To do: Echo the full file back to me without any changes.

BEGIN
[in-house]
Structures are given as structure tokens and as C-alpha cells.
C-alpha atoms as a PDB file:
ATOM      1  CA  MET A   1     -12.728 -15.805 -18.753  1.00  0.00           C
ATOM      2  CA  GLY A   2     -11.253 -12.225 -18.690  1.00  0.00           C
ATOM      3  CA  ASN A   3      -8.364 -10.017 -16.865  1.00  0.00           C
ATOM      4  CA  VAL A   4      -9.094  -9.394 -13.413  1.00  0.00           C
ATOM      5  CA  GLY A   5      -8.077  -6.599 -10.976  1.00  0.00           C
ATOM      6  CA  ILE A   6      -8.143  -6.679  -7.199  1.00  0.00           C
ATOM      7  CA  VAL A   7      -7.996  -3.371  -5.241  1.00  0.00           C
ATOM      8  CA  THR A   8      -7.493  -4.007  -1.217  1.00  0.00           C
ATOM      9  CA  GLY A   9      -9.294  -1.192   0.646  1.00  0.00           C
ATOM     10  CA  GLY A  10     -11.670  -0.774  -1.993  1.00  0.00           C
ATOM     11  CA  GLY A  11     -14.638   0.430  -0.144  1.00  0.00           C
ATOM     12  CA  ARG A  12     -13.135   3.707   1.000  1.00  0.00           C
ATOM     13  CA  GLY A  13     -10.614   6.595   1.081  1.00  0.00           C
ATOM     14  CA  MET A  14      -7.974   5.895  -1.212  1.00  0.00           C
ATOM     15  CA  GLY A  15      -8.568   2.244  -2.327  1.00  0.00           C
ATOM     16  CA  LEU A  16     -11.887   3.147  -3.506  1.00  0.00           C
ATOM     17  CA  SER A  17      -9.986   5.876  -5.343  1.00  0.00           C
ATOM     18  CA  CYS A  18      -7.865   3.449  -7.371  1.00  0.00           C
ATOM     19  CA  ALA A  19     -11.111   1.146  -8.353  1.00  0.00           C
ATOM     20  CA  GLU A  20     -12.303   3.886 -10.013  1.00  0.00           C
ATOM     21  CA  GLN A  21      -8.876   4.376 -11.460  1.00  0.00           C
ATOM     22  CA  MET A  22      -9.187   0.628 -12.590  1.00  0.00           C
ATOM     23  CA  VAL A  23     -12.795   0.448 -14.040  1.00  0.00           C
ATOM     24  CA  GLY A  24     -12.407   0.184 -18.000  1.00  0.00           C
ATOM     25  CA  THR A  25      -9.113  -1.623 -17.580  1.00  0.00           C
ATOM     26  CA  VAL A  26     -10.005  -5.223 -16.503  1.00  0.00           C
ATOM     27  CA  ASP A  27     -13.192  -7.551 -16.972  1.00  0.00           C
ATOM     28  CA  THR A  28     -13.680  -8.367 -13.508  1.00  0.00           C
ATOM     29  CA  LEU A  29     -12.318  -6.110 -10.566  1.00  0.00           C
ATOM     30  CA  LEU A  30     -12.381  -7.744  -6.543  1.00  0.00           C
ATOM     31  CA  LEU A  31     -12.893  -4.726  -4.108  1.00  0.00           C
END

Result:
[in-house]
Structures are given as structure tokens and as C-alpha cells.
C-alpha atoms as a PDB file:
ATOM      1  CA  MET A   1     -12.728 -15.805 -18.753  1.00  0.00           C
ATOM      2  CA  GLY A   2     -11.253 -12.225 -18.690  1.00  0.00           C
ATOM      3  CA  ASN A   3      -8.364 -10.017 -16.865  1.00  0.00           C
ATOM      4  CA  VAL A   4      -9.094  -9.394 -13.413  1.00  0.00           C
ATOM      5  CA  GLY A   5      -8.077  -6.599 -10.976  1.00  0.00           C
ATOM      6  CA  ILE A   6      -8.143  -6.679  -7.199  1.00  0.00           C
ATOM      7  CA  VAL A   7      -7.996  -3.371  -5.241  1.00  0.00           C
ATOM      8  CA  THR A   8      -7.493  -4.007  -1.217  1.00  0.00           C
ATOM      9  CA  GLY A   9      -9.294  -1.192   0.646  1.00  0.00           C
ATOM     10  CA  GLY A  10     -11.670  -0.774  -1.993  1.00  0.00           C
ATOM     11  CA  GLY A  11     -14.638   0.430  -0.144  1.00  0.00           C
ATOM     12  CA  ARG A  12     -13.135   3.707   1.000  1.00  0.00           C
ATOM     13  CA  GLY A  13     -10.614   6.595   1.081  1.00  0.00           C
ATOM     14  CA  MET A  14      -7.974   5.895  -1.212  1.00  0.00           C
ATOM     15  CA  GLY A  15      -8.568   2.244  -2.327  1.00  0.00           C
ATOM     16  CA  LEU A  16     -11.887   3.147  -3.506  1.00  0.00           C
ATOM     17  CA  SER A  17      -9.986   5.876  -5.343  1.00  0.00           C
ATOM     18  CA  CYS A  18      -7.865   3.449  -7.371  1.00  0.00           C
ATOM     19  CA  ALA A  19     -11.111   1.146  -8.353  1.00  0.00           C
ATOM     20  CA  GLU A  20     -12.303   3.886 -10.013  1.00  0.00           C
ATOM     21  CA  GLN A  21      -8.876   4.376 -11.460  1.00  0.00           C
ATOM     22  CA  MET A  22      -9.187   0.628 -12.590  1.00  0.00           C
ATOM     23  CA  VAL A  23     -12.795   0.448 -14.040  1.00  0.00           C
ATOM     24  CA  GLY A  24     -12.407   0.184 -18.000  1.00  0.00           C
ATOM     25  CA  THR A  25      -9.113  -1.623 -17.580  1.00  0.00           C
ATOM     26  CA  VAL A  26     -10.005  -5.223 -16.503  1.00  0.00           C
ATOM     27  CA  ASP A  27     -13.192  -7.551 -16.972  1.00  0.00           C
ATOM     28  CA  THR A  28     -13.680  -8.367 -13.508  1.00  0.00           C
ATOM     29  CA  LEU A  29     -12.318  -6.110 -10.566  1.00  0.00           C
ATOM     30  CA  LEU A  30     -12.381  -7.744  -6.543  1.00  0.00           C
ATOM     31  CA  LEU A  31     -12.893  -4.726  -4.108  1.00  0.00           C